In the semantics of Haskell, strictness relates to whether evaluating an expression forces evaluation of a sub-expression.

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What does “⊥” mean in “The Strictness Monad” from P. Wadler's paper?

Can someone help me understand the following definition from Wadler's paper titled "Comprehending Monads"? (Excerpt is from section 3.2/page 9, i.e., the "Strictness Monad" subsection.) ...
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70 views

A Stricter Control.Monad.Trans.Writer.Strict

So we have: import Control.Monad.Writer.Strict type M a = Writer (Map Key Val) a for some Key and Val. Everything works okay as long as we don't look at the collected outputs: report comp = do ...
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About strictness in haskell

I've created the following Haskell prime function (within ghci): let pi :: Int -> Int -> Int; pi 1 _ = 2; pi x y = if all (/=0) (map (rem y) [pi z 2| z <- [1..(x-1)]]) then y else pi x ...
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Infinite recursion when enumerating all values of a Generic instance

For another answer of mine, I wrote the following code, providing diagonally traversed Universe instances for enumerable Generics (it's slightly updated from the version there, but uses the same ...
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1answer
68 views

Weak head normal form and order of evaluation

I've read lots on weak head normal form and seq. But I'm still have trouble imagining the logic behind Haskell's order of evaluation A common example demonstrating when and how to use but I still ...
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3answers
117 views

Logical AND strictness with IO monad

I am trying to write a simple program in Haskell. It should basically run two shell commands in parallel. Here is the code: import System.Cmd import System.Exit import Control.Monad exitCodeToBool ...
17
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1answer
255 views

What is spine strictness

In Haskell, the term spine strictness is often mentioned in relation to lazy evaluation. Though I have a vague understanding of that it means, it would be nice to have a more concrete explanation ...
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206 views

Evaluation and space leaks in Haskell

I'm learning Haskell and currently trying to wrap my head around monads. While playing with some random number generation I got tripped on lazy evaluation once again. In an effort to simplify ...
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124 views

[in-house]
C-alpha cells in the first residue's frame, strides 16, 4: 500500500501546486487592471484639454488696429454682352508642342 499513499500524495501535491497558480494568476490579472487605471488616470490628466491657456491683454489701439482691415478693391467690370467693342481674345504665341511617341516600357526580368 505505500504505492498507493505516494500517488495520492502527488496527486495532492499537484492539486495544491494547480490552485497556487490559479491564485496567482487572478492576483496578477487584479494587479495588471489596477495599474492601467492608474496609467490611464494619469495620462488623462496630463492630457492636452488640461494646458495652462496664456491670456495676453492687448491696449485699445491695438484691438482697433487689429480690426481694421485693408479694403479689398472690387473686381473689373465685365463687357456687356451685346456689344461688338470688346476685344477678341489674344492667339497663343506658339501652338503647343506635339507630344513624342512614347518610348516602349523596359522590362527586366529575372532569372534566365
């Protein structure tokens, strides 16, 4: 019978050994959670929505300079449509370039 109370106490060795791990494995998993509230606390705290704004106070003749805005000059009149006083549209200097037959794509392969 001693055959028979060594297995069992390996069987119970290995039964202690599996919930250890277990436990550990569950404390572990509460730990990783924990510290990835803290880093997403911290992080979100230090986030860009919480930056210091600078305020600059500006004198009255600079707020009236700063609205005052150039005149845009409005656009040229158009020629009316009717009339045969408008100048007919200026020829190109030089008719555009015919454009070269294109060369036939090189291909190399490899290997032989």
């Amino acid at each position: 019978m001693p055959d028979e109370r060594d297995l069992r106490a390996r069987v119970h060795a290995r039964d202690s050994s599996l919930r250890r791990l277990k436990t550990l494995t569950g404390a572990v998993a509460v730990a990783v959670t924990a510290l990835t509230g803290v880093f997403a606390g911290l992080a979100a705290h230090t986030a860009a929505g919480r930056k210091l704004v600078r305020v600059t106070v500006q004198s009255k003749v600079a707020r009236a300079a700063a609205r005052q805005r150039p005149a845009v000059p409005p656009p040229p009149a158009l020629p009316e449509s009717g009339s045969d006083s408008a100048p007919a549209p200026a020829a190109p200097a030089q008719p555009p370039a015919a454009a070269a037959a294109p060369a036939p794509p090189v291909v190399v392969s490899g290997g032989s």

strict evaluation of integer accumulator

Here is a classic first attempt at a custom length function: length1 [] = 0 length1 (x:xs) = 1 + length1 xs And here is a tail-recursive version: length2 = length2' 0 where length2' n ...
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3answers
206 views

Type enforced “strict/imperitive” subset/version of Haskell

I quite like Haskell, however one of the main things that concerns me about Haskell the difficulty in reasoning about space usage. Basically the possibility of thunks and recursion seem to make some ...
3
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1answer
199 views

Stack space overflow (possibly related to mapM)

I'm writing a program that creates a shell script containing one command for each image file in a directory. There are 667,944 images in the directory, so I need to handle the strictness/laziness ...
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3answers
303 views

Haskell foldl' poor performance with (++)

I have this code: import Data.List newList_bad lst = foldl' (\acc x -> acc ++ [x*2]) [] lst newList_good lst = foldl' (\acc x -> x*2 : acc) [] lst These functions return lists with each ...
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What's the meaning of strict version in haskell?

Follow <Real World Haskell> , it is said foldl' are strict version of foldl. But it's hard for me to understand , what does strict mean?? foldl f z0 xs0 = lgo z0 xs0 where ...
6
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4answers
190 views

Does the existence rseq/seq break referential transparency? Are there some alternative approaches that don't?

I always thought that replacing an expression x :: () with () :: () would be one of the most basic optimizations during compiling Haskell programs. Since () has a single inhabitant, no matter what x ...
2
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3answers
110 views

Unsure of how to get the right evaluation order

I'm not sure what the difference between these two pieces of code is (with respect to x), but the first one completes: $ foldr (\x y -> if x == 4 then x else x + y) 0 [1,2 .. ] 10 and the second ...
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1answer
87 views

Missing something with strictness